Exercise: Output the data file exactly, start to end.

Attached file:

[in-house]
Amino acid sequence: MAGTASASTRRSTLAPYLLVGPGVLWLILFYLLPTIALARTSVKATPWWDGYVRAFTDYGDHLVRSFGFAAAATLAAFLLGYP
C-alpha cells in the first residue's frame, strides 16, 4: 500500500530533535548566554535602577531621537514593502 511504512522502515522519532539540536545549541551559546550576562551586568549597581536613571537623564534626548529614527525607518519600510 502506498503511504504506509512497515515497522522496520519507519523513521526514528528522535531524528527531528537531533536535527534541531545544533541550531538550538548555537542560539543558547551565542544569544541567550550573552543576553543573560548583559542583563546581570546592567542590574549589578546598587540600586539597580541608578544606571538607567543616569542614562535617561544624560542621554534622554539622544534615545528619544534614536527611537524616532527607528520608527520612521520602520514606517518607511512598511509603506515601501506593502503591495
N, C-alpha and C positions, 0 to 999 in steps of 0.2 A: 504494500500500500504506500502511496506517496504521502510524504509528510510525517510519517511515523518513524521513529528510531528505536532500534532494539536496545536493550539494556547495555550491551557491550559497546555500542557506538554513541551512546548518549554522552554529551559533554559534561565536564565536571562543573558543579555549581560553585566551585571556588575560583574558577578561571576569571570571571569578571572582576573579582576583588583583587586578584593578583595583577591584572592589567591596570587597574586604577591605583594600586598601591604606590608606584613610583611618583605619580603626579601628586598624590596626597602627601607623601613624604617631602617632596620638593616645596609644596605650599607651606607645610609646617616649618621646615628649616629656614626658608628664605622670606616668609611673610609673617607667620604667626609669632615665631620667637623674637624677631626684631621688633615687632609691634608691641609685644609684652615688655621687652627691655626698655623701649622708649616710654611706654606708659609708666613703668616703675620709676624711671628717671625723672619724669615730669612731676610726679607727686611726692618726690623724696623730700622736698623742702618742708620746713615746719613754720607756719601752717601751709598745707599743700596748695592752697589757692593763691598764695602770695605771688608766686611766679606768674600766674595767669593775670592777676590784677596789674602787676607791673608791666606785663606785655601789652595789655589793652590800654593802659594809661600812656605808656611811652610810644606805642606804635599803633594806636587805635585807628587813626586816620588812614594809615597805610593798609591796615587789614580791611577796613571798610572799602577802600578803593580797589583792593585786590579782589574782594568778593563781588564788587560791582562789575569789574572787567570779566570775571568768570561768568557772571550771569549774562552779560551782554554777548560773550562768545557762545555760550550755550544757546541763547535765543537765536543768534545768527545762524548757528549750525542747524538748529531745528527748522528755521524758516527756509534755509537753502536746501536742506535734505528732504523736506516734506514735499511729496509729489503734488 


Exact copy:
[in-house]
Amino acid sequence: MAGTASASTRRSTLAPYLLVGPGVLWLILFYLLPTIALARTSVKATPWWDGYVRAFTDYGDHLVRSFGFAAAATLAAFLLGYP
C-alpha cells in the first residue's frame, strides 16, 4: 500500500530533535548566554535602577531621537514593502 511504512522502515522519532539540536545549541551559546550576562551586568549597581536613571537623564534626548529614527525607518519600510 502506498503511504504506509512497515515497522522496520519507519523513521526514528528522535531524528527531528537531533536535527534541531545544533541550531538550538548555537542560539543558547551565542544569544541567550550573552543576553543573560548583559542583563546581570546592567542590574549589578546598587540600586539597580541608578544606571538607567543616569542614562535617561544624560542621554534622554539622544534615545528619544534614536527611537524616532527607528520608527520612521520602520514606517518607511512598511509603506515601501506593502503591495
N, C-alpha and C positions, 0 to 999 in steps of 0.2 A: 504494500500500500504506500502511496506517496504521502510524504509528510510525517510519517511515523518513524521513529528510531528505536532500534532494539536496545536493550539494556547495555550491551557491550559497546555500542557506538554513541551512546548518549554522552554529551559533554559534561565536564565536571562543573558543579555549581560553585566551585571556588575560583574558577578561571576569571570571571569578571572582576573579582576583588583583587586578584593578583595583577591584572592589567591596570587597574586604577591605583594600586598601591604606590608606584613610583611618583605619580603626579601628586598624590596626597602627601607623601613624604617631602617632596620638593616645596609644596605650599607651606607645610609646617616649618621646615628649616629656614626658608628664605622670606616668609611673610609673617607667620604667626609669632615665631620667637623674637624677631626684631621688633615687632609691634608691641609685644609684652615688655621687652627691655626698655623701649622708649616710654611706654606708659609708666613703668616703675620709676624711671628717671625723672619724669615730669612731676610726679607727686611726692618726690623724696623730700622736698623742702618742708620746713615746719613754720607756719601752717601751709598745707599743700596748695592752697589757692593763691598764695602770695605771688608766686611766679606768674600766674595767669593775670592777676590784677596789674602787676607791673608791666606785663606785655601789652595789655589793652590800654593802659594809661600812656605808656611811652610810644606805642606804635599803633594806636587805635585807628587813626586816620588812614594809615597805610593798609591796615587789614580791611577796613571798610572799602577802600578803593580797589583792593585786590579782589574782594568778593563781588564788587560791582562789575569789574572787567570779566570775571568768570561768568557772571550771569549774562552779560551782554554777548560773550562768545557762545555760550550755550544757546541763547535765543537765536543768534545768527545762524548757528549750525542747524538748529531745528527748522528755521524758516527756509534755509537753502536746501536742506535734505528732504523736506516734506514735499511729496509729489503734488 